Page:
Over the years, certain patients and their stories have stayed in my mind and heart because of the powerful examples and lessons they’ve provided. Virgil was the first cancer patient I cared for as a physician. He was diagnosed with acute myelogenous leukemia (AML) and was an inpatient when I started my first week of internship in internal medicine in July 1977.
To this day, I remember the dignity and respect that Virgil always conveyed for himself and others. Every day when the medical team visited him during our hospital rounds, he was showered, shaved, dressed in clean pajamas, and sitting upright in bed. His room was clean, and his bed was always straightened. He answered our questions thoughtfully, shared how he was feeling, and always had a positive disposition. He treated everyone with the utmost courtesy and consideration.
When the hematology fellow explained to Virgil that his leukemia was refractory to treatment and terminal, he responded in a calm and understanding manner. Family and friends truly admired this man and shared stories of his kindness and leadership in the community. It was a privilege to know him and to have the opportunity to participate in his medical care. I still feel a sense of loss that we could not have done more for him in his fight against leukemia.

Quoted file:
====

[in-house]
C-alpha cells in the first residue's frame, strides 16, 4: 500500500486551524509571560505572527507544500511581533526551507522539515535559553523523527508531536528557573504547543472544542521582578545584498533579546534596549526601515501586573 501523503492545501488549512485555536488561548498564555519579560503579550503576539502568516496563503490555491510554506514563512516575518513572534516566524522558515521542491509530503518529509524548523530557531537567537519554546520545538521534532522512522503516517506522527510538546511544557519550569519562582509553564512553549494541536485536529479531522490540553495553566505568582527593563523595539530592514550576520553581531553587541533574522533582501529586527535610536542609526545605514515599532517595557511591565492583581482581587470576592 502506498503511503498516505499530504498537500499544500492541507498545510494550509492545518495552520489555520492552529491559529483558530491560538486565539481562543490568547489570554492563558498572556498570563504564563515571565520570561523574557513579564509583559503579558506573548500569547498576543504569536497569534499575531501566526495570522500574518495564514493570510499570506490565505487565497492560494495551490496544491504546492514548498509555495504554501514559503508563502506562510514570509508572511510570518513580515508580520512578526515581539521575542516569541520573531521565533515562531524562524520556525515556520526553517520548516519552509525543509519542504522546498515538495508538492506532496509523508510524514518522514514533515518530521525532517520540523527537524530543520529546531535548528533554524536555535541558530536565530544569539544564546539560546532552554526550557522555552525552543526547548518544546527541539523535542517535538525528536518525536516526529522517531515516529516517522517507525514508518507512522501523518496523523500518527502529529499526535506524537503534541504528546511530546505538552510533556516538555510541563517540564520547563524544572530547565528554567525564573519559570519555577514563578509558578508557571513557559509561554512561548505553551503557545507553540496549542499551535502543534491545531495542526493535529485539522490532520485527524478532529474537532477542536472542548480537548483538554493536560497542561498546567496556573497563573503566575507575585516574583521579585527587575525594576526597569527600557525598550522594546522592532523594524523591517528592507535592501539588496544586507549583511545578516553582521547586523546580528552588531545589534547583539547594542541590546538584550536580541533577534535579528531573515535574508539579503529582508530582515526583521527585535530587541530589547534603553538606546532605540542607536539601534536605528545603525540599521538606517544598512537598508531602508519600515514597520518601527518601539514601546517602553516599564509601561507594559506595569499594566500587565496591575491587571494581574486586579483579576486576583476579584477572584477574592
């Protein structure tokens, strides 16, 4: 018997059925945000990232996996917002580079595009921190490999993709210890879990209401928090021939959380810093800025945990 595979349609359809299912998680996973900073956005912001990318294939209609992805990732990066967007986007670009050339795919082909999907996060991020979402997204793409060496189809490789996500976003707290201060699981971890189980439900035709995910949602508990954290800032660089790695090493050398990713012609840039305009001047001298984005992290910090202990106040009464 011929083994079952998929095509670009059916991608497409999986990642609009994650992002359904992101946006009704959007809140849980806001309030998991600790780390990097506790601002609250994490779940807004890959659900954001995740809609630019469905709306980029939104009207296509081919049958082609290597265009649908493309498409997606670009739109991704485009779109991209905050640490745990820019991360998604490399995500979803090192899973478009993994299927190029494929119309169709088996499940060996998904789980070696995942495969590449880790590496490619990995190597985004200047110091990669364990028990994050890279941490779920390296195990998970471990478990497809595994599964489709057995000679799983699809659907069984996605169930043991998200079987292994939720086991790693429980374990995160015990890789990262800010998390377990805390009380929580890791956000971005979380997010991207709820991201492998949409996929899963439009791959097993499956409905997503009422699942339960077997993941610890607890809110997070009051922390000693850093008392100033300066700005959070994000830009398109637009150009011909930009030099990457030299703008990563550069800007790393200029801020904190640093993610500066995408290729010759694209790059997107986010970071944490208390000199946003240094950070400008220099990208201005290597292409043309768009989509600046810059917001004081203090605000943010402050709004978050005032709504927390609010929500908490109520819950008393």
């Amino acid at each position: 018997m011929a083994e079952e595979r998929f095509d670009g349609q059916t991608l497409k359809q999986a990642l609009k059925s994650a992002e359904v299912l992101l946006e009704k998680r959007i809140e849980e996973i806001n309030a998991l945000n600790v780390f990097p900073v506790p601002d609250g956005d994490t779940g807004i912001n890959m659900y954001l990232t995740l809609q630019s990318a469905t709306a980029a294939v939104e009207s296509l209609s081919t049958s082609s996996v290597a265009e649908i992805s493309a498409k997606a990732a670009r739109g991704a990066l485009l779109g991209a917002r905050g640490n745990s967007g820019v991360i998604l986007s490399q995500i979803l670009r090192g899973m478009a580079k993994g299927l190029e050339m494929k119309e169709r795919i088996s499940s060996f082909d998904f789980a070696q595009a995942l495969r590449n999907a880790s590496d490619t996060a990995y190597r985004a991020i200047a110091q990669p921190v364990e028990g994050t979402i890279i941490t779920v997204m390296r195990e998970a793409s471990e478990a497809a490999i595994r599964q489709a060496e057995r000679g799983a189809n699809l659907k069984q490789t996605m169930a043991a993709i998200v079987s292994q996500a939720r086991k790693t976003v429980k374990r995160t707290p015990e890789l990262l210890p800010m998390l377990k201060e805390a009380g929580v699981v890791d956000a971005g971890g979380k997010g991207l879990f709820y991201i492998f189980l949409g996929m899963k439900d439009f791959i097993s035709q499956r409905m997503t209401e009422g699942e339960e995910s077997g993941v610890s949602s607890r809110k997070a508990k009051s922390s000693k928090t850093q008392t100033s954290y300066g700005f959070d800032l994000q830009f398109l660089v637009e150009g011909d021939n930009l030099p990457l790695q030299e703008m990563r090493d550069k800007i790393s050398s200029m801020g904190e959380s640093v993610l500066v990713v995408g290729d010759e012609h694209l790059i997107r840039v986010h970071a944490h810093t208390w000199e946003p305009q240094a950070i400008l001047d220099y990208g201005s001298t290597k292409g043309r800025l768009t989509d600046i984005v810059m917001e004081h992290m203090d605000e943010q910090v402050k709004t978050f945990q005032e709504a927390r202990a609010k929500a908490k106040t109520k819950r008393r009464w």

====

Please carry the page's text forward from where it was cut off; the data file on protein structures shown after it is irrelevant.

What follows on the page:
Christina was a patient of mine diagnosed with recurrent Hodgkin lymphoma. During my fellowship in medical oncology, I helped supervise her treatment and follow-up. Her husband and parents were very supportive and friendly. Christina responded well to therapy, and I continued to monitor her in the outpatient clinic. She and her husband invited my fiancée and me to a Bruce Springsteen concert. We enjoyed the evening, and I had the privilege of getting to know her better as a person, not just as a patient.
She accepted the challenges and toxicity of her medical care, always following my recommendations with grace and a positive attitude. Christina did well throughout the remainder of my fellowship, and we remained in touch after I started my private practice in Florida. Unfortunately, she subsequently relapsed and passed away.